Freedom of information laws
Although the U.S. Supreme Court has recognized a First Amendment right of access to government records in limited situations and a few states have enshrined a right of access in their state constitutions, statutes and the common law are more frequently invoked to create a presumption of openness in government records.2
The jurisdiction of the agency determines which freedom of information law applies. State open records laws cover most state agencies. In some states, nongovernmental entities that receive public funds or perform a governmental function also are subject to the disclosure laws.
Executive branch agencies of the federal government are covered by the federal Freedom of Information Act.3 The law does not apply to other entities that receive federal funds.
No government — state or federal — maintains a centralized system of access to information, so you must direct your requests to the agency in possession of the documents you seek. Although a growing number of states and counties have contracted with private companies to provide electronic access to records, the agency or local government generally remains responsible for complying with access laws.
Most open records laws are based on the presumption that everything is public, unless specifically exempted. Some states specify certain categories of information that always are public. Many exceptions to public access are subject to agency discretion, so you always can try to convince officials that it would be in the public’s interest to release the requested information. In most states, only a few specifically designated types of records are required to be kept secret.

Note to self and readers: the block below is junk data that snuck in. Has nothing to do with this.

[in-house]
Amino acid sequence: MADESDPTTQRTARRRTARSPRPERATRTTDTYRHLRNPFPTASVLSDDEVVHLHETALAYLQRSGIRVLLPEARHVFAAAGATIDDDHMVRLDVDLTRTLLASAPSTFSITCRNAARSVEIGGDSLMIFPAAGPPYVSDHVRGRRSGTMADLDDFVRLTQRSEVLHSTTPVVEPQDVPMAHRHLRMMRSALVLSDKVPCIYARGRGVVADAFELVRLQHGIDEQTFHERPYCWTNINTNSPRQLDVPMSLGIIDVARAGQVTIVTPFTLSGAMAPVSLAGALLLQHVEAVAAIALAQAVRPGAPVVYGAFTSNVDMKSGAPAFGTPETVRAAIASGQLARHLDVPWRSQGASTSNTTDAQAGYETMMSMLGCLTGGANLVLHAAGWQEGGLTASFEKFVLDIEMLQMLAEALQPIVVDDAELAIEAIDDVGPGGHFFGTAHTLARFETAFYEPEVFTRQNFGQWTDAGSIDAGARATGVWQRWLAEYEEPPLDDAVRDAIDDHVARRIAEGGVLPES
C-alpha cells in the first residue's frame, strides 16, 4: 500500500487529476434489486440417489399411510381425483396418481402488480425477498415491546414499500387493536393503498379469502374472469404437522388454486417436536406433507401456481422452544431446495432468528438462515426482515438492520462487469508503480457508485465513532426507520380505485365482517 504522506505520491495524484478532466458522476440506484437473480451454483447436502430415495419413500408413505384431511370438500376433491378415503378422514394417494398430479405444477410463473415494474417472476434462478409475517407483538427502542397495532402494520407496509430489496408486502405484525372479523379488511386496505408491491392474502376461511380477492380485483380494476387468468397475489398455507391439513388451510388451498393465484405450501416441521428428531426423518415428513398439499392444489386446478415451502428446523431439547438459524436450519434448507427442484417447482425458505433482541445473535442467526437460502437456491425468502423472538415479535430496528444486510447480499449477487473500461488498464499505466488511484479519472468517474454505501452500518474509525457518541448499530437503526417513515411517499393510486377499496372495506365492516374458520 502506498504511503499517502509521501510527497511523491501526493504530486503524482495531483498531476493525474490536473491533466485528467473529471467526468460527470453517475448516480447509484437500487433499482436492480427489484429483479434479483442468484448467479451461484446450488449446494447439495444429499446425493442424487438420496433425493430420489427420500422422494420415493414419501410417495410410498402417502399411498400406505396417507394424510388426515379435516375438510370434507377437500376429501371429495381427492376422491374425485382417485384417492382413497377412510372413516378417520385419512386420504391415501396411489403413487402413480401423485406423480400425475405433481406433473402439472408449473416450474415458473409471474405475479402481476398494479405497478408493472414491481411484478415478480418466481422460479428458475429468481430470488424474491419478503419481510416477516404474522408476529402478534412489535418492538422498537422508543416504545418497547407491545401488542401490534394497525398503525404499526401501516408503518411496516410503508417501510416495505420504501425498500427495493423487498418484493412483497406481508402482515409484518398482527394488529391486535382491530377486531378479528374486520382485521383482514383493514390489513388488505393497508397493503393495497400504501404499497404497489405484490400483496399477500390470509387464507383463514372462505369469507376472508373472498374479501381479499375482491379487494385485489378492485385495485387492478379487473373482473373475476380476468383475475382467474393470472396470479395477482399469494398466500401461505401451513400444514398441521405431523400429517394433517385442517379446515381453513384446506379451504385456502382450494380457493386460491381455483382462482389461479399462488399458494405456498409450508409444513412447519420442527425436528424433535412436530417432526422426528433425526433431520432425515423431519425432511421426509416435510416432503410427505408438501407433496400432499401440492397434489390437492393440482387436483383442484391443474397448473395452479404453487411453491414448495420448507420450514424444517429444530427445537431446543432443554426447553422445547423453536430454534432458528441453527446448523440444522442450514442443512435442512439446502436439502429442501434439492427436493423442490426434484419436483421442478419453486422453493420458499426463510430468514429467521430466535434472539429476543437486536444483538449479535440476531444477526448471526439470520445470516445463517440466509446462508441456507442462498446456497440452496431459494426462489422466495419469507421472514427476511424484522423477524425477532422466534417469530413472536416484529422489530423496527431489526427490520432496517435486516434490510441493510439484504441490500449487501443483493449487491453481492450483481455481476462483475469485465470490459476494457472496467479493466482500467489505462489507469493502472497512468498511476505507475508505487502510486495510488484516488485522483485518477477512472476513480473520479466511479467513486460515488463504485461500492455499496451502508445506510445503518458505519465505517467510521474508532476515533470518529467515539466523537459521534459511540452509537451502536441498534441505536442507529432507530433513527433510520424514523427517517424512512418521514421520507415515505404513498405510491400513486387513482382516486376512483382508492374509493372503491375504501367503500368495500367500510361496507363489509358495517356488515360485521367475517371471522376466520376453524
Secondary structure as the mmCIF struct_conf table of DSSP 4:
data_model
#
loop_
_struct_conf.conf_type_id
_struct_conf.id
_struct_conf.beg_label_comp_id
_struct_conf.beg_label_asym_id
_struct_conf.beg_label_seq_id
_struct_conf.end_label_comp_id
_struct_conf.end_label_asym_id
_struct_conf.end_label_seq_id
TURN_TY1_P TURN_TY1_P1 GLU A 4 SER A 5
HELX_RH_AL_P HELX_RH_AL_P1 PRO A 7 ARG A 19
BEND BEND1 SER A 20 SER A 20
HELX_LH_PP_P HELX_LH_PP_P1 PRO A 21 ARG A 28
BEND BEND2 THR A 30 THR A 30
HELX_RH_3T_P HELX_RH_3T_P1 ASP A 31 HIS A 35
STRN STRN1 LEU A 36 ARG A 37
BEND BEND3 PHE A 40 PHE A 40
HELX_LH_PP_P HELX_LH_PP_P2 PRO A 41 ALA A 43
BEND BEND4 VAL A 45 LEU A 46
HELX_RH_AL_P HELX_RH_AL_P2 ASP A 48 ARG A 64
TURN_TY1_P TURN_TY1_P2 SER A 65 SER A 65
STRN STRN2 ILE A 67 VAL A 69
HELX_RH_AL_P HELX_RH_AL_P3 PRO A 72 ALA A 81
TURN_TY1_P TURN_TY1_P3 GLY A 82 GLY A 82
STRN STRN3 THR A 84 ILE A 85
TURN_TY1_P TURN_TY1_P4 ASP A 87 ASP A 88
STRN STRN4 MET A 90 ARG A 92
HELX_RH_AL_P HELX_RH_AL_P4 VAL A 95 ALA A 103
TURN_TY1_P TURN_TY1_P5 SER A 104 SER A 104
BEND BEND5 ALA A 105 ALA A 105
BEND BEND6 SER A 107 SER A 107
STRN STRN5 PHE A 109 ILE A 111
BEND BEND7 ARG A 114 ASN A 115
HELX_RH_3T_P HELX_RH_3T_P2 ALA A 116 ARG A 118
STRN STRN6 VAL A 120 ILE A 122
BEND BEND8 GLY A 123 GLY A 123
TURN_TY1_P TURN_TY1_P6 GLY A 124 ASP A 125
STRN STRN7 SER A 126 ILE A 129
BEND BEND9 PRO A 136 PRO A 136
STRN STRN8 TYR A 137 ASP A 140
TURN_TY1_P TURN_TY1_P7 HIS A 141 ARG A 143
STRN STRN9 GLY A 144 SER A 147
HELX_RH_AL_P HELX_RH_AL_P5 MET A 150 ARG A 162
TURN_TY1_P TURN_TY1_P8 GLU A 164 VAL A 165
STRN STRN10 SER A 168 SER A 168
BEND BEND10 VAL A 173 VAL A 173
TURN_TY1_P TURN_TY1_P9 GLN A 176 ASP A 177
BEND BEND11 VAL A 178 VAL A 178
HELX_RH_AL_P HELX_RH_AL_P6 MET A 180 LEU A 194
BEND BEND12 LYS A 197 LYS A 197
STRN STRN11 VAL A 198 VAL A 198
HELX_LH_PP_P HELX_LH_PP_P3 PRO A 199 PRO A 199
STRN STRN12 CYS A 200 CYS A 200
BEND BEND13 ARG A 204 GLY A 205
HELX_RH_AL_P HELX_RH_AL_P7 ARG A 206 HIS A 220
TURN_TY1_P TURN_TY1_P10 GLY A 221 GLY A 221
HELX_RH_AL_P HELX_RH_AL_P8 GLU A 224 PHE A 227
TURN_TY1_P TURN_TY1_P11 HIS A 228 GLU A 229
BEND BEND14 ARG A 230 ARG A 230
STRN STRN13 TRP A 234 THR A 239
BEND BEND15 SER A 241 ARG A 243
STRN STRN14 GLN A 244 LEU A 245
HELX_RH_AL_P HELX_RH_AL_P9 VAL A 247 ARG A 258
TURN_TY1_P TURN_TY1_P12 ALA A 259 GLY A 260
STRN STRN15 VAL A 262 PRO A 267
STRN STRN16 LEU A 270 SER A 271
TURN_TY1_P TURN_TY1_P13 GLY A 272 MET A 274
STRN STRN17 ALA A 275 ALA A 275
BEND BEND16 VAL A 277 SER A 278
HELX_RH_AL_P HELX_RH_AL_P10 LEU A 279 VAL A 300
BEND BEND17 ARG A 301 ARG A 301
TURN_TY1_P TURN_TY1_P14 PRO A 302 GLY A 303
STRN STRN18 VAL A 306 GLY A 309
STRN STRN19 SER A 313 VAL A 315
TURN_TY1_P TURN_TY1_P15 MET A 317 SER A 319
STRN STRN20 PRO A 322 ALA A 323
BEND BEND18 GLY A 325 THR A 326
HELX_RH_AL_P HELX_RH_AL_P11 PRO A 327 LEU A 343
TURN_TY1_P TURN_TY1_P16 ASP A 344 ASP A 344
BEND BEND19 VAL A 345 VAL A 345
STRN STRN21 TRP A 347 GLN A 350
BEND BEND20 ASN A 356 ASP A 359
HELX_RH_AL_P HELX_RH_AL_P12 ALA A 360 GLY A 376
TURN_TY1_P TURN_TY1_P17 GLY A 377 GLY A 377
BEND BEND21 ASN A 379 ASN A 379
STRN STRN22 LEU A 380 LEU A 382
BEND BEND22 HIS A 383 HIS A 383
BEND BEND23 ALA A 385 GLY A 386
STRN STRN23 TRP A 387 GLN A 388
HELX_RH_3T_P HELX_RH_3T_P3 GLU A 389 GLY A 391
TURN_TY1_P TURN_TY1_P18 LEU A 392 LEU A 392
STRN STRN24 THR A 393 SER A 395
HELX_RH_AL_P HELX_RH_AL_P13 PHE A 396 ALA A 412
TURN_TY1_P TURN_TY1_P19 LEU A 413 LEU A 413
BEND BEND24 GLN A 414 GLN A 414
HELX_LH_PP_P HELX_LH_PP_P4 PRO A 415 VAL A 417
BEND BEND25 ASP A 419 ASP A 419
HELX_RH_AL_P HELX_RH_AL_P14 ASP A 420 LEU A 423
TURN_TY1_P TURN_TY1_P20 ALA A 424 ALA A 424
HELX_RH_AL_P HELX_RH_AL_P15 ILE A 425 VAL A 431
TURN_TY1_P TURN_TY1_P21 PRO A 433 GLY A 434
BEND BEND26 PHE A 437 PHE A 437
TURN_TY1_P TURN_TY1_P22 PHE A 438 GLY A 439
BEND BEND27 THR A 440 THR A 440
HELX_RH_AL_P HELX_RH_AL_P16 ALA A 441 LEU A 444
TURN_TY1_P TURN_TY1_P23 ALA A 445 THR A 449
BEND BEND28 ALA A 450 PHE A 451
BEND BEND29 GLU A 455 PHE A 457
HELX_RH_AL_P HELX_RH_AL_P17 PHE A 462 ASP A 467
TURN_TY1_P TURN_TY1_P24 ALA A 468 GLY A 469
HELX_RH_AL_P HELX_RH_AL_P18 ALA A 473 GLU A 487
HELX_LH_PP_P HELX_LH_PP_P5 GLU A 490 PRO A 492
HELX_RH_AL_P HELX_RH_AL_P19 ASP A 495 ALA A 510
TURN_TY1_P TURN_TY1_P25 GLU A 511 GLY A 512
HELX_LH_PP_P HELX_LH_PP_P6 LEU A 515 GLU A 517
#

The number and kinds of exemptions vary from state to state, but state and federal laws usually have exemptions for:
• Personal privacy: Some states have specific exemptions for personnel, medical and similar files. In other states more general exemptions for “privacy” apply.
• Law enforcement and investigative files: These may be exempt across the board, or may resemble the federal statute, which permits information to be withheld only when some specified harm to the investigation or an individual involved would result from disclosure.
• Commercially valuable information: These exemptions usually protect from disclosure information provided by private companies to the government, such as commercially sensitive or trade secret information in licensing or contract applications.
• Pre-decisional documents: These exemptions are designed to allow staffers to debate alternatives frankly and openly before an agency reaches a final decision. Final agency action, however, rarely can be withheld from the public, and pre-decisional materials are sometimes available once the agency makes its final decision.
• National security: These exemptions are intended to protect from disclosure those documents that if released could potentially harm security interests. At the federal level, these are often documents containing “classified” information.